Aspirin: The Story of a Wonder DrugBMJ 2004; 329 doi: https://doi.org/10.1136/bmj.329.7479.1408 (Published 09 December 2004) Cite this as: BMJ 2004;329:1408
- Boleslav L Lichterman (firstname.lastname@example.org)
- Centre for the History of Medicine, Russian Academy of Medical Sciences, Moscow, Russia
It might seem strange to have a popular book of more than 300 pages dedicated to just one drug. But aspirin is a special case. One of the most brilliant medical historians and journalists of our time, the late Roy Porter, wrote a book called The Greatest Benefit to Mankind: A Medical History of Humanity from Antiquity to the Present (BMJ 1998;316: 713). Replace “humanity” for “aspirin” in the title, and it would ideally fit the book under review. Diarmuid Jeffreys, a journalist and television producer, has written an inspiring story based on archival sources, interviews, and an amazing knowledge of the relevant literature. His book clearly demonstrates that the border between academic medical history and journalistic investigation is blurred.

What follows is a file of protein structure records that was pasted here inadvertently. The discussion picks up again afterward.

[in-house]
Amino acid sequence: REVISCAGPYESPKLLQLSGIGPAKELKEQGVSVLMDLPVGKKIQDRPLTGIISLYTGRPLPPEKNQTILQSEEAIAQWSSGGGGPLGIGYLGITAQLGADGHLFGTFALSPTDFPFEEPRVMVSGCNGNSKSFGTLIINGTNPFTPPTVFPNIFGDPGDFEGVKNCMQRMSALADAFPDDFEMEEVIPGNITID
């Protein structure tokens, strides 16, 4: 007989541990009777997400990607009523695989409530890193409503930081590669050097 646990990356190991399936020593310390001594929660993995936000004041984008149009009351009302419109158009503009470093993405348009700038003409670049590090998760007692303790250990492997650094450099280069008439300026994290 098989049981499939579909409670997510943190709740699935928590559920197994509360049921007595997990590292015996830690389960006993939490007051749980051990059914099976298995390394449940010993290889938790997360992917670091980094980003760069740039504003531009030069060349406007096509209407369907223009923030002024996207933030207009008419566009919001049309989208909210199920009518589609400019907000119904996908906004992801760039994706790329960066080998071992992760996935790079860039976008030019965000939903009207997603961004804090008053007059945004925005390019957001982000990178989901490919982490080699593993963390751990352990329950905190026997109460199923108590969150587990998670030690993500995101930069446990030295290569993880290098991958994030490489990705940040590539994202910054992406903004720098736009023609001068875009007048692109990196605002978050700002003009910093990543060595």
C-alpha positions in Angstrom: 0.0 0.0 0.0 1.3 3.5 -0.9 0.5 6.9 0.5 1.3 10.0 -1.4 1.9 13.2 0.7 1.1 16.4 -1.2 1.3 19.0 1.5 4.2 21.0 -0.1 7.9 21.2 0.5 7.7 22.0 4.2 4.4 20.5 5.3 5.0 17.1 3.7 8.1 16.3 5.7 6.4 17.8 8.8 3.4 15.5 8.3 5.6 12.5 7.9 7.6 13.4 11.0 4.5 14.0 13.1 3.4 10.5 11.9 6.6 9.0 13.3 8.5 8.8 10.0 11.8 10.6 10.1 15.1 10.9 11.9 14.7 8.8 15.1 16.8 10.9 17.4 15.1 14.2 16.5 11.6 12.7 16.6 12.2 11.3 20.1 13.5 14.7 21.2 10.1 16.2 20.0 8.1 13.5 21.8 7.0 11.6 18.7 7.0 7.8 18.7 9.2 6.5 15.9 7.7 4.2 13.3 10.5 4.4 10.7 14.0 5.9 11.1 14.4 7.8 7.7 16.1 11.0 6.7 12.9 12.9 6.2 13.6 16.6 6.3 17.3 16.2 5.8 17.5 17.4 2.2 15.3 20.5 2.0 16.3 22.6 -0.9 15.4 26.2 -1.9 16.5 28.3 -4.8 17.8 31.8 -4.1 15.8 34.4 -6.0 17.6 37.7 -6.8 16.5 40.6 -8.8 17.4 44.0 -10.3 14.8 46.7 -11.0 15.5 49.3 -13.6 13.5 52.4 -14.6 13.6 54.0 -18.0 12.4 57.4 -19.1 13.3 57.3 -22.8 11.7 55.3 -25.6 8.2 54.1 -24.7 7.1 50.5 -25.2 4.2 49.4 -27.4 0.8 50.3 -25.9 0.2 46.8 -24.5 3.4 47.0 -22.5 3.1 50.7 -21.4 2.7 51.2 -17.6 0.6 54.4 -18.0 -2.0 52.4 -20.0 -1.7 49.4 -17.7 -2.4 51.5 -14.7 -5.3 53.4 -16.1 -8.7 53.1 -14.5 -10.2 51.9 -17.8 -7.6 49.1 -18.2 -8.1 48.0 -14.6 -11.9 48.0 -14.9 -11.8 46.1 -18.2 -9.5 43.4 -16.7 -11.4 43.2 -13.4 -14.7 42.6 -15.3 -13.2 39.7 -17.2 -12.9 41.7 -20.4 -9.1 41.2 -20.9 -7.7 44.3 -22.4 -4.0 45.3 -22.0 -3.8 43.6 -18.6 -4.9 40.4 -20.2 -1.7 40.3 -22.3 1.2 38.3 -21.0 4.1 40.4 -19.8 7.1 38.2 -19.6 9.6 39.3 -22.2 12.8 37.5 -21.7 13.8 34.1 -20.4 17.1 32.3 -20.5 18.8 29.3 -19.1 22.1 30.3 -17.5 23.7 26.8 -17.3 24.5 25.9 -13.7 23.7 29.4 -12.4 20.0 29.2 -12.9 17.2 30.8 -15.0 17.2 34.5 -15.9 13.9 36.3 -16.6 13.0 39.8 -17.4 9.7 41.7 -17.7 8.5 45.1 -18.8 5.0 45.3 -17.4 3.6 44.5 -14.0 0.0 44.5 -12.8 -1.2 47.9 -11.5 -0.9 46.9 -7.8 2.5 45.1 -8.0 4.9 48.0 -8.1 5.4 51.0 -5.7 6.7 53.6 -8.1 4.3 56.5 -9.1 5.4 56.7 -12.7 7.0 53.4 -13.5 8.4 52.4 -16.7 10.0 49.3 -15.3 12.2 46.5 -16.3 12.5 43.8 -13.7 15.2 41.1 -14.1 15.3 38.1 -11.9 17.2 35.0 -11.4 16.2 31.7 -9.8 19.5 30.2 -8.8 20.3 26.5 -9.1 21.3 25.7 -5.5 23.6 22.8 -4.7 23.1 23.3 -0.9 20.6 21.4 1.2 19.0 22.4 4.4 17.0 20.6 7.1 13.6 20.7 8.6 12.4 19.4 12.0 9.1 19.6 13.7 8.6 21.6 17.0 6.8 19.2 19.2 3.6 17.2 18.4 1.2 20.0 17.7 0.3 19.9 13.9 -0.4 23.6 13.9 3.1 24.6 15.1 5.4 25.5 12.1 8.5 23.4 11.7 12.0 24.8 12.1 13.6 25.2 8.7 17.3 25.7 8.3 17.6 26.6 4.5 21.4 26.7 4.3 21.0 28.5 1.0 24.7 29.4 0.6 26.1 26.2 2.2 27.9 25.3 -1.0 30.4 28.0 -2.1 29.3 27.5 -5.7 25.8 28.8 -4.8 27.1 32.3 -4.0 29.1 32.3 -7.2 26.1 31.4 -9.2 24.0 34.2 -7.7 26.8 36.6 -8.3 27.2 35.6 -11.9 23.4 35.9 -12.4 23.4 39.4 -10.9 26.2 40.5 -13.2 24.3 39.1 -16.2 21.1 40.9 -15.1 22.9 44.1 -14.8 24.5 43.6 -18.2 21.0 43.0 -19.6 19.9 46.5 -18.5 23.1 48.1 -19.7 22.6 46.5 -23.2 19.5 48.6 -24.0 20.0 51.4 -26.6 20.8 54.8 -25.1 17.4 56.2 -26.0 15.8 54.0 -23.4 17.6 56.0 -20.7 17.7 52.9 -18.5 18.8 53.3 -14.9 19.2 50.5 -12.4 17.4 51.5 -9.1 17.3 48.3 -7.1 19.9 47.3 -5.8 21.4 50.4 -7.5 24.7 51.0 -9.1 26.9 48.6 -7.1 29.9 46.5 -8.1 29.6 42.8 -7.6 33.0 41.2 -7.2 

Bloomsbury, £16.99, pp 352 ISBN 0 7475 7077 9 http://www.bloomsbury.com/
Jeffreys describes aspirin as, among other things, “the most remarkable drug the world has ever seen,” “one of the astonishing inventions in history,” and “one of the most endurably successful commercial products of all time.” Such claims are well substantiated. Aspirin is not only the subject of about 26 000 scientific papers, but …